Metal and amorphous ceramic composites for applications under extreme conditions

Date and Time: 
Wed, 03/30/2022 - 10:00am
Jian Wang
Job title: 
University of Nebraska-Lincoln
Discover Park K150

Materials that employ microstructure features to manage radiation damage and maintain high-temperature mechanical properties are especially desirable for improving the safety and efficiency of advanced nuclear reactors. High crystallization temperature amorphous ceramics and nickel-based alloys are very promising candidates but have some challenging issues. Amorphous ceramics exhibit ‘brittle-like’ behavior though they exhibit superior thermo-mechanical properties and structural stability at high temperatures and under irradiation. We propose to manipulate microstructures of amorphous ceramics via self-patterning amorphous Ni-rich ceramic nanoclusters (referred to as amorphous ceramic composites, ACCs) to improve the ductility of amorphous ceramics while retaining their superior thermo-mechanical properties. Nickel alloys are used in Molten Salt Reactors but sufficient irradiation resistance, improved helium management, elevated-temperature strength, and the resistance to neutron irradiation-induced loss of creep ductility are urgently demanded. We propose to self-pattern nanosized, thermally stable, radiation-tolerant amorphous ceramic particles in nickel alloys (referred to as amorphous ceramic reinforced metallic alloys, ACMs) in order to trap and manage helium and irradiation-induced defects at the matrix-particle interfaces, and retain high-temperature strength by dislocation-particles interactions in addition to solid solution strengthening. In this lecture, we demonstrate our hypothesis with Ni-SiOC ACCs and SiOC-Ni ACMs as a function of constituent fraction and microstructure, assess their mechanical and irradiation properties, and discuss the effect of alloying elements on microstructure and mechanical properties of metal-amorphous ceramic nanocomposites.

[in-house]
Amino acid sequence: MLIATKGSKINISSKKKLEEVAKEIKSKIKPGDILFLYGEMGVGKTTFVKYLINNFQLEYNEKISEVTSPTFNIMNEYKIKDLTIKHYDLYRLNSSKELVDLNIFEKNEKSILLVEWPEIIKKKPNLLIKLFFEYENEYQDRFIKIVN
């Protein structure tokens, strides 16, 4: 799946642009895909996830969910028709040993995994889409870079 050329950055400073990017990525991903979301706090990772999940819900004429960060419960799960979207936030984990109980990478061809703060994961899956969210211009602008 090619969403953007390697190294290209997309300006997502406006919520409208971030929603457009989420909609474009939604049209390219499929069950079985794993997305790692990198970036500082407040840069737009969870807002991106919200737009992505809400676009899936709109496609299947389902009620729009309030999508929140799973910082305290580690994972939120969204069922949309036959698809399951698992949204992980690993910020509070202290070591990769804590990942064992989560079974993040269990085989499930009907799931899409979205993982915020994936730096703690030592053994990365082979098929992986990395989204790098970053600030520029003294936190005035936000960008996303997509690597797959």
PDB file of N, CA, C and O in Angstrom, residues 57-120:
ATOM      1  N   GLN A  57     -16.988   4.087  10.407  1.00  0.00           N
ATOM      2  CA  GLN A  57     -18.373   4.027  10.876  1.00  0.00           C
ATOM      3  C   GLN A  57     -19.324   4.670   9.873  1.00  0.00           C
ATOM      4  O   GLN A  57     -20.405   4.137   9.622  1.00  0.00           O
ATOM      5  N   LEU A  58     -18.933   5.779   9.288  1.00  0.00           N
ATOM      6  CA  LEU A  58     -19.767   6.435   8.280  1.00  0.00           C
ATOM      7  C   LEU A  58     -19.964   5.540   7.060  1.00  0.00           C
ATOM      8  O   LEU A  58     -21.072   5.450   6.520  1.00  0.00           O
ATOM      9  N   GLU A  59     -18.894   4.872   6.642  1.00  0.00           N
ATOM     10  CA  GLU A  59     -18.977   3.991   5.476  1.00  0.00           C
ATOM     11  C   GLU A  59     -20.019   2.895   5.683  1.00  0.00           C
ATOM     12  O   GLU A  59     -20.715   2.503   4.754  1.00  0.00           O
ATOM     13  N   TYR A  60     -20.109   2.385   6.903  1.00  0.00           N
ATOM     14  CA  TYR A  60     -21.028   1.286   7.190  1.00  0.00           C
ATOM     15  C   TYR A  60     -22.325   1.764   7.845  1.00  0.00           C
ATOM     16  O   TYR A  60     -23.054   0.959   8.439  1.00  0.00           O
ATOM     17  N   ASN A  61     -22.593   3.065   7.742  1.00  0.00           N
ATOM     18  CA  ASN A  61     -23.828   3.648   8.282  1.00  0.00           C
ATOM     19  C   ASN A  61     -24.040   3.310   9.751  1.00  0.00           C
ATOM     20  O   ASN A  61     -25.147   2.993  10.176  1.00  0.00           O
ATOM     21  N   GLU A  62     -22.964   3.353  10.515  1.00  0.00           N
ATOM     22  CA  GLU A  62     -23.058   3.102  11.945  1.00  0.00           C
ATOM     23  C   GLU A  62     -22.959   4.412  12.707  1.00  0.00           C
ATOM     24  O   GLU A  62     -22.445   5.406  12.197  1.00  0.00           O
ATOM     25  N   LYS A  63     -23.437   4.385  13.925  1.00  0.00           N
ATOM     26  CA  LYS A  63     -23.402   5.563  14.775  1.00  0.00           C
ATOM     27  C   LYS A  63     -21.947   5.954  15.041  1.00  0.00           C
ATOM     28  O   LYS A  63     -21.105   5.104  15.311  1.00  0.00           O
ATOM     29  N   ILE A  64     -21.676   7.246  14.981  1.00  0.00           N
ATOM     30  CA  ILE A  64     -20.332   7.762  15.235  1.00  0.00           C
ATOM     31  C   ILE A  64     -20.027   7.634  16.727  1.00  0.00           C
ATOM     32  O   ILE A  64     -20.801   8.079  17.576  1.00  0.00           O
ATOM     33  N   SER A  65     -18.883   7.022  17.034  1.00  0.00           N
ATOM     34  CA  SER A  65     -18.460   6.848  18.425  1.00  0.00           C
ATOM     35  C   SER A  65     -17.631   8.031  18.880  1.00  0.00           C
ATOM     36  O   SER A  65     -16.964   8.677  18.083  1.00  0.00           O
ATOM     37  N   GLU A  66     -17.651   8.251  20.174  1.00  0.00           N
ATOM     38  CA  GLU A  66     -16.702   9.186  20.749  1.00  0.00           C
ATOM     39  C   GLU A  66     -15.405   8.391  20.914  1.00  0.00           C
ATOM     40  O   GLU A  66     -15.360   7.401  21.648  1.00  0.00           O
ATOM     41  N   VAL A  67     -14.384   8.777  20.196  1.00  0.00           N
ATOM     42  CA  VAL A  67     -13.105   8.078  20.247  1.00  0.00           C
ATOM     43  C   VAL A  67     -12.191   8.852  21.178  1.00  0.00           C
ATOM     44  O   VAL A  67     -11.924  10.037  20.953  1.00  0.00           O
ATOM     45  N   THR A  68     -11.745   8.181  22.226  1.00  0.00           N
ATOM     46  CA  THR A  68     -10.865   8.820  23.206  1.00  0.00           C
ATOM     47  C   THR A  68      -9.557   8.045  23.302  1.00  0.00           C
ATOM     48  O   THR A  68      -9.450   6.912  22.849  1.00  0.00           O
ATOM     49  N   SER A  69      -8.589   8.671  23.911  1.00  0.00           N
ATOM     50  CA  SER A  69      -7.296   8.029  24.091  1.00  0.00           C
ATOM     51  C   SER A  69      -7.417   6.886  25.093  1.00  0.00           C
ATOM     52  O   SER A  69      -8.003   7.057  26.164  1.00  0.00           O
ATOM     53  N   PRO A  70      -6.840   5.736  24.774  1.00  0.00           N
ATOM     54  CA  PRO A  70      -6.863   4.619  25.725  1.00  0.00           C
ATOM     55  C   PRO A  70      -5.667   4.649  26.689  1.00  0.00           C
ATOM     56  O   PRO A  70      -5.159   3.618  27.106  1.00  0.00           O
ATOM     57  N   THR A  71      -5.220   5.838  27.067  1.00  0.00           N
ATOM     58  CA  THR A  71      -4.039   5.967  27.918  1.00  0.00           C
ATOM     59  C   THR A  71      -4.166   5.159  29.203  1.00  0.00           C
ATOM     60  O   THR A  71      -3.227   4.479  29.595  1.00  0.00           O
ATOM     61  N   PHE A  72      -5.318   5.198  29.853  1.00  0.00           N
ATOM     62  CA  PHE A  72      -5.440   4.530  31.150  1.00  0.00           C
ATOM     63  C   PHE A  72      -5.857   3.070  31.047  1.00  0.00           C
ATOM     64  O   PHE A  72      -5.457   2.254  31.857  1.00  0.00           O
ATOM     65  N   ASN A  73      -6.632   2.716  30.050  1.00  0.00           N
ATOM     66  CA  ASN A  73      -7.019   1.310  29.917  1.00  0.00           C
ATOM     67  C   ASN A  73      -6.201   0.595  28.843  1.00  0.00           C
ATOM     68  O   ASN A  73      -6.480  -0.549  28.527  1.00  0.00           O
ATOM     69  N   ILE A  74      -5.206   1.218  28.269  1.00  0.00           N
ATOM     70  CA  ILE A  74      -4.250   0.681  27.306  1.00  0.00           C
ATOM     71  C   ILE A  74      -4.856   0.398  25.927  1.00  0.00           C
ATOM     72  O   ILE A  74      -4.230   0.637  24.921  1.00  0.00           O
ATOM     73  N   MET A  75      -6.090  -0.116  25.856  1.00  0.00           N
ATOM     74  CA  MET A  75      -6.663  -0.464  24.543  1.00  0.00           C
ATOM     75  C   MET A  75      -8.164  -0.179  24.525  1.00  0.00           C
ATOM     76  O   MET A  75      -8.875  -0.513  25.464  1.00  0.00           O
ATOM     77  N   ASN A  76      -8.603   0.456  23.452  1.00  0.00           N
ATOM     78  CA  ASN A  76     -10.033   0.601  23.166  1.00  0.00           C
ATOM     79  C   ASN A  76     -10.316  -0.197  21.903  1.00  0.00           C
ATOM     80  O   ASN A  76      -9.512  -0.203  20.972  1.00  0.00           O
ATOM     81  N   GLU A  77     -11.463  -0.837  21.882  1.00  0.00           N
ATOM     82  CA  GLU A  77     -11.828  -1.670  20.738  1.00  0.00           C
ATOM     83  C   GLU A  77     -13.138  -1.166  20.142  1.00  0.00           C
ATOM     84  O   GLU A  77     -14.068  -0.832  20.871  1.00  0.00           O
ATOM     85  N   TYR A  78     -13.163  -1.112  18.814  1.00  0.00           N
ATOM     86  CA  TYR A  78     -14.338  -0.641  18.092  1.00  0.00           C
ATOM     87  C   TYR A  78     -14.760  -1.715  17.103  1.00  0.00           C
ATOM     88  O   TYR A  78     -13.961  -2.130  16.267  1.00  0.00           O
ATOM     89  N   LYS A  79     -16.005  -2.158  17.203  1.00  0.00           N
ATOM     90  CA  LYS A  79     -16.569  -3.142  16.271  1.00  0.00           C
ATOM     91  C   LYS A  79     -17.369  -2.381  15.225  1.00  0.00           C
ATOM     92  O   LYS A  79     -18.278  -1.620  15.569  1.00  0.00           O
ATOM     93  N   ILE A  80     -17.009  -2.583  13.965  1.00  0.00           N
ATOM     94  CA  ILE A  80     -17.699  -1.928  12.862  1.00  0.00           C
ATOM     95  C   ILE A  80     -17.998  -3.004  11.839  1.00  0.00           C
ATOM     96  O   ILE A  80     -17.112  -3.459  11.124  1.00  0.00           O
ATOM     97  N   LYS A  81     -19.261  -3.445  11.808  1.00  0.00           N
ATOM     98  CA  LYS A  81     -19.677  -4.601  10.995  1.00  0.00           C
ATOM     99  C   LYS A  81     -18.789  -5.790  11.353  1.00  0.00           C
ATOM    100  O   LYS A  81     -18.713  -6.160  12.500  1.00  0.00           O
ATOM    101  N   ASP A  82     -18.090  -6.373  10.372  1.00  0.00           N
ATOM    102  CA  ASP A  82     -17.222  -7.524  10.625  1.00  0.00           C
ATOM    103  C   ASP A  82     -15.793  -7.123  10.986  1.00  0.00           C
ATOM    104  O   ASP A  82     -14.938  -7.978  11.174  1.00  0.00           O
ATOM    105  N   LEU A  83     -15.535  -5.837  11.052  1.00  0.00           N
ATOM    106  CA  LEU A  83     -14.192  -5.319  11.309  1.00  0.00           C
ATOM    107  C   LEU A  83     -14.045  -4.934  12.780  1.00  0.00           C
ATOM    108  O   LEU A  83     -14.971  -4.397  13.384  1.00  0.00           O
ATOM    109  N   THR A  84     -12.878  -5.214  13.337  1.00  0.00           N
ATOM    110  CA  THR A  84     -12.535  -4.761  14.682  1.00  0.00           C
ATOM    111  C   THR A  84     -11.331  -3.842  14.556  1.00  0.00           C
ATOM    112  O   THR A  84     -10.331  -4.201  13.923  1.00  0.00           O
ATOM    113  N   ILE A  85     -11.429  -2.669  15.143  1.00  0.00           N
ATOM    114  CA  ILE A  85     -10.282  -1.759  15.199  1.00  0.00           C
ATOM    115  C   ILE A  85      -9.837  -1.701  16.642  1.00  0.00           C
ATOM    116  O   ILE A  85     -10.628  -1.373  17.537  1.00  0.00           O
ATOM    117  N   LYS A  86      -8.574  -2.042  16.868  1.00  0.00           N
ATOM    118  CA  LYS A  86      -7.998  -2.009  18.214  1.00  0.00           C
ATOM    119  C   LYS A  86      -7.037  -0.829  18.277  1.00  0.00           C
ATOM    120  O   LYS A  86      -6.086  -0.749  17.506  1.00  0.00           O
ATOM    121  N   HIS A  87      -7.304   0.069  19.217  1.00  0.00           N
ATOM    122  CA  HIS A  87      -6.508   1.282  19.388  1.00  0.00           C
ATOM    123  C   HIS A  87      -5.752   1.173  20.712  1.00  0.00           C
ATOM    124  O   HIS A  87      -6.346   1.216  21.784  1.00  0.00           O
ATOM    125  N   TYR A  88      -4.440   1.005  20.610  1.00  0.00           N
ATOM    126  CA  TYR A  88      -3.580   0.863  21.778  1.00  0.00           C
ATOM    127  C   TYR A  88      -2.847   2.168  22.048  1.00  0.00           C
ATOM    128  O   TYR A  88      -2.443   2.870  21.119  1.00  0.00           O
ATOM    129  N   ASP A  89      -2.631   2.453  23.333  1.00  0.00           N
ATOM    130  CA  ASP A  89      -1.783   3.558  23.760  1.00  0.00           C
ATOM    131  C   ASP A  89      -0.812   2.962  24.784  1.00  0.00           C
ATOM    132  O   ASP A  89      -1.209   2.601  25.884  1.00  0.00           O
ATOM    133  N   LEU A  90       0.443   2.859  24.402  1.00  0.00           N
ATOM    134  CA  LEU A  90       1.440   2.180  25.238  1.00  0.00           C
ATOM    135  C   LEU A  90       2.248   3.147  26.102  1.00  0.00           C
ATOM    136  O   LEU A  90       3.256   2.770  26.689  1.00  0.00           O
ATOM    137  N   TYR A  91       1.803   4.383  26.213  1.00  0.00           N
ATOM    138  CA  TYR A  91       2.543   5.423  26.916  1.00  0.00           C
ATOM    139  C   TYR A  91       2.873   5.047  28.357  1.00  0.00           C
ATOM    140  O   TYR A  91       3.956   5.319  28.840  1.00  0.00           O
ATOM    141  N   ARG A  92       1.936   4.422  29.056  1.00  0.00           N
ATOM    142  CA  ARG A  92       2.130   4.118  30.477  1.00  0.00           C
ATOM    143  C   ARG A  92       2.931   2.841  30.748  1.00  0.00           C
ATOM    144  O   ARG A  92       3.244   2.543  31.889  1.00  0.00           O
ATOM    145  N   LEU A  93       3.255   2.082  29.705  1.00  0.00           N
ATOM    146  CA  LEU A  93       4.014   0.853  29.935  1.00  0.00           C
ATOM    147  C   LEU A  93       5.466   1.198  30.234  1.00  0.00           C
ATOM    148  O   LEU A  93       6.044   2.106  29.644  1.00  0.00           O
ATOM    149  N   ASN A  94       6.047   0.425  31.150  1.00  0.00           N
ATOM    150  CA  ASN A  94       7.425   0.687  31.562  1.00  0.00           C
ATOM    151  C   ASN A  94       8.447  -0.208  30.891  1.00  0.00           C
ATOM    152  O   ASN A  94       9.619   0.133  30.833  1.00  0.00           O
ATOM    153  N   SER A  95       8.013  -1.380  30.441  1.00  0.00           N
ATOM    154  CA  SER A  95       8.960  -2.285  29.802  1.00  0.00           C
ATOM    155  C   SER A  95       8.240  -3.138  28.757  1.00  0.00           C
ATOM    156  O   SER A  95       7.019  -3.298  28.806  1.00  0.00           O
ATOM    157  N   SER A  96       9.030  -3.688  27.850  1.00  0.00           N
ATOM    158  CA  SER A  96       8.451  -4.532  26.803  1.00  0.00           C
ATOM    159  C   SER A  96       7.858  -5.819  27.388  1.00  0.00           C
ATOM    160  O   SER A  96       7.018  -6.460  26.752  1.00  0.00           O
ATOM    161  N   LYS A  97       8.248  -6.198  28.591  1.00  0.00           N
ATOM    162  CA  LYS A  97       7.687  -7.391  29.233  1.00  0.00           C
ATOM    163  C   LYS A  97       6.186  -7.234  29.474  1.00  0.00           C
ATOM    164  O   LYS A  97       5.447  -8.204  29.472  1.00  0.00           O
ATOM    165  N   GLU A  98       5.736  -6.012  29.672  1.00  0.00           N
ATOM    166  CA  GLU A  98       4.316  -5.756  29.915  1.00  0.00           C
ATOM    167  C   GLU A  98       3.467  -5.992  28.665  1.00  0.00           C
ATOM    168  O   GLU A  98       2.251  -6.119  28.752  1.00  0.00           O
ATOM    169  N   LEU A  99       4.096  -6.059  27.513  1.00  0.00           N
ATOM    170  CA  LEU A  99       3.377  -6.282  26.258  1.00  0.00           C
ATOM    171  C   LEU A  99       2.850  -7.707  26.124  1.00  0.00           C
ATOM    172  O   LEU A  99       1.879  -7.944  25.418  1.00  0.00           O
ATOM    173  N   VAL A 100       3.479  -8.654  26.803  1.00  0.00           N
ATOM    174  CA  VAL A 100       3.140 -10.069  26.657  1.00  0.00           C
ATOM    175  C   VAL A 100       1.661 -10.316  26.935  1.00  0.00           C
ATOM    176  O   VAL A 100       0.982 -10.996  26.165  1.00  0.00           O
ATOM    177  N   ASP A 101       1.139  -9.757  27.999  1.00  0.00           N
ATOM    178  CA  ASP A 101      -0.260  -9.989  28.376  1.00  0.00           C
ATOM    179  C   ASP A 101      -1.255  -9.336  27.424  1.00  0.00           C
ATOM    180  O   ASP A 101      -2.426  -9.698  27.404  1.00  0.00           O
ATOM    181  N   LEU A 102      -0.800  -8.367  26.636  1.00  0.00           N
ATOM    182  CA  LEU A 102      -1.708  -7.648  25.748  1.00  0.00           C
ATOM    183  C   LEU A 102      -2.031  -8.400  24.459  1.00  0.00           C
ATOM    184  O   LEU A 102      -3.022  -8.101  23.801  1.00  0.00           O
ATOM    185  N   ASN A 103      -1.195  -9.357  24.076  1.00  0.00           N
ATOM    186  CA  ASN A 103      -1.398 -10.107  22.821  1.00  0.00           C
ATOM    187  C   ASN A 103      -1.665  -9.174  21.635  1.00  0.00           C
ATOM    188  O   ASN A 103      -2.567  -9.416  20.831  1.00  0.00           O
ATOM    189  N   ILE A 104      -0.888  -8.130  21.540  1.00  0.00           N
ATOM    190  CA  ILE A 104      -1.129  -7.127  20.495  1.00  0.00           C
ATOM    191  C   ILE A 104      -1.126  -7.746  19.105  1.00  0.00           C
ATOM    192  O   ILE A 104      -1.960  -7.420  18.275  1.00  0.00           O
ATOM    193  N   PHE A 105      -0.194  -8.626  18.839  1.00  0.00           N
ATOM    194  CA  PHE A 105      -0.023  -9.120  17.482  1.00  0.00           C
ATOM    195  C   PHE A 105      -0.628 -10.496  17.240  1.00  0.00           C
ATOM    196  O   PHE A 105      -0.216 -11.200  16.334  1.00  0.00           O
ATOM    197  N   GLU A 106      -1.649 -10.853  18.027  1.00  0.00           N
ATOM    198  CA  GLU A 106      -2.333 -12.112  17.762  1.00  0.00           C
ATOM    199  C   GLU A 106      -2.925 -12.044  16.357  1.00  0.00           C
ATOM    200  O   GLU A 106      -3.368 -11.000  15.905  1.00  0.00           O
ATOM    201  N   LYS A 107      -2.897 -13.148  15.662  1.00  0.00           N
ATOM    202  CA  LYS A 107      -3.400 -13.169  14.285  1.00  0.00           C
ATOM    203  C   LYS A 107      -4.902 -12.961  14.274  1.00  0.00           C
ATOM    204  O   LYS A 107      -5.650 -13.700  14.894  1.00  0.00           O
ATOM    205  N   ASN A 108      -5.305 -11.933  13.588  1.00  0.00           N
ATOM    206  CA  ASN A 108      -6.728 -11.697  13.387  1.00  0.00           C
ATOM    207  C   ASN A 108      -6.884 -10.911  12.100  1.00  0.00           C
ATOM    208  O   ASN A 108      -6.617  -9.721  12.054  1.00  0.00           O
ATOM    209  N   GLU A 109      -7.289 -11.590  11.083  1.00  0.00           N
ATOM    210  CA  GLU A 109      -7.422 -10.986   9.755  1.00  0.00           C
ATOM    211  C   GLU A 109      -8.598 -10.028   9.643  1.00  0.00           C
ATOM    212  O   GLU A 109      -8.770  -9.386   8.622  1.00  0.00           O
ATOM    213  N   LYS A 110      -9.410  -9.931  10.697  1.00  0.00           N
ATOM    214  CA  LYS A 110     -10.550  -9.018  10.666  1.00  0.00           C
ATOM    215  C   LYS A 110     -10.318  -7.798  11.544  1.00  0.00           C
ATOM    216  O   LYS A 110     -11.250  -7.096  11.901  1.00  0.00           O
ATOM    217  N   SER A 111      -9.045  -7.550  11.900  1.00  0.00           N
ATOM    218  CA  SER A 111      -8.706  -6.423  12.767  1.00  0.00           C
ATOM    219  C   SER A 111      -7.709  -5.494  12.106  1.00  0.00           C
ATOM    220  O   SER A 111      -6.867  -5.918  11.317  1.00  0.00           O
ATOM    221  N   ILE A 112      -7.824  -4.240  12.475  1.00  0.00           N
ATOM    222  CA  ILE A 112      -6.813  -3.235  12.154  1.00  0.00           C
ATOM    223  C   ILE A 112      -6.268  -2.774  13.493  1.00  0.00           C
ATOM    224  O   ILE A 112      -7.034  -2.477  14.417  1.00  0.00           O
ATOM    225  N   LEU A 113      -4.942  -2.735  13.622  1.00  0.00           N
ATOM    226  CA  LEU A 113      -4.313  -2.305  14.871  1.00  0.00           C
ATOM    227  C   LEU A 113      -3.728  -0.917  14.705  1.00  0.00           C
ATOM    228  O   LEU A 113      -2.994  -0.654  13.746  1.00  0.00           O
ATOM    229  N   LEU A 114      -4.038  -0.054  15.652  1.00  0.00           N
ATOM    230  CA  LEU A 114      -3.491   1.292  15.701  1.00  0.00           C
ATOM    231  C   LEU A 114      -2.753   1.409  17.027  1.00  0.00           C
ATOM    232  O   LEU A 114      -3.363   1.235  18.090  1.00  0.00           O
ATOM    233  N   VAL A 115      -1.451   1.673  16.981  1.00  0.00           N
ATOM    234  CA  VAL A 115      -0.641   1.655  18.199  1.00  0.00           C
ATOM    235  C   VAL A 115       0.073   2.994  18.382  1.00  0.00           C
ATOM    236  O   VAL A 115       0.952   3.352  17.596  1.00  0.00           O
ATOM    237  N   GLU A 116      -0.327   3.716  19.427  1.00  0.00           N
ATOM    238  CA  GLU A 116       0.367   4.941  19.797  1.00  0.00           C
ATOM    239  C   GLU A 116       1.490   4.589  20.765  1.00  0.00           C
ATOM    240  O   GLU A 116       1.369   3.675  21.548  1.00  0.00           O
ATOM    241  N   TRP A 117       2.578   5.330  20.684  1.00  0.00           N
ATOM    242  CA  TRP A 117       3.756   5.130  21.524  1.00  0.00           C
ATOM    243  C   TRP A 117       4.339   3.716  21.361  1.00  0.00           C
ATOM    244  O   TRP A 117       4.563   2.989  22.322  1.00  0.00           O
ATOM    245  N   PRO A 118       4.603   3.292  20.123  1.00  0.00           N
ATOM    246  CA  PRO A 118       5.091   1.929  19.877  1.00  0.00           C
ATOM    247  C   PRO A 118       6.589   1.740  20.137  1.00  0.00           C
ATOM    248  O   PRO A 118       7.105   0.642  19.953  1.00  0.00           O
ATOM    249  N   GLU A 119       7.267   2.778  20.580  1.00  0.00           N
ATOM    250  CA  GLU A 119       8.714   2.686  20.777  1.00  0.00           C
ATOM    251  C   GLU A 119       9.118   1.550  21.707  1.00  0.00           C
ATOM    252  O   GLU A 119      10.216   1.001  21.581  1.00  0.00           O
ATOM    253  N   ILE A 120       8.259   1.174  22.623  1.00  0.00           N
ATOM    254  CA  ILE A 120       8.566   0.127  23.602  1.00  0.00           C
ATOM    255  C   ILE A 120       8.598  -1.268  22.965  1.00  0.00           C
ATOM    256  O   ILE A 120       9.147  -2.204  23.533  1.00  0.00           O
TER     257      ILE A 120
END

Jian Wang

Dr. Jian Wang is a full professor of Materials and Mechanical Engineering at the University of Nebraska-Lincoln. He received his Ph.D from Rensselaer Polytechnic Institute, Troy, NY, USA, in 2006 and worked at Los Alamos National Laboratory (LANL) for 9 years (2006-2015). His research focuses on quantitatively exploring the structure-properties relations of materials using multi-scale theory, modeling and experimental methods and techniques. He was awarded the LANL Distinguished Postdoctoral Performance Award (2009), the LDRD/Early Career Award (2011), TMS MPMD Young Leader Award (2013), International Plasticity Young Research Award (2015), Materials Today Rising Star Award in the category of Materials Genome Innovation (2018), and TMS MPMD Distinguished Scientist/Engineer Award (2022). He served as Editorial Board of International Journal of Plasticity (2015~), Materials Research Letters (2016~), and six others. He has published more than ~300 peer-reviewed papers (> 15,000 citations and H-index = 74; 9 papers featured as Journal cover), and delivered 150+ invited/keynote lectures.

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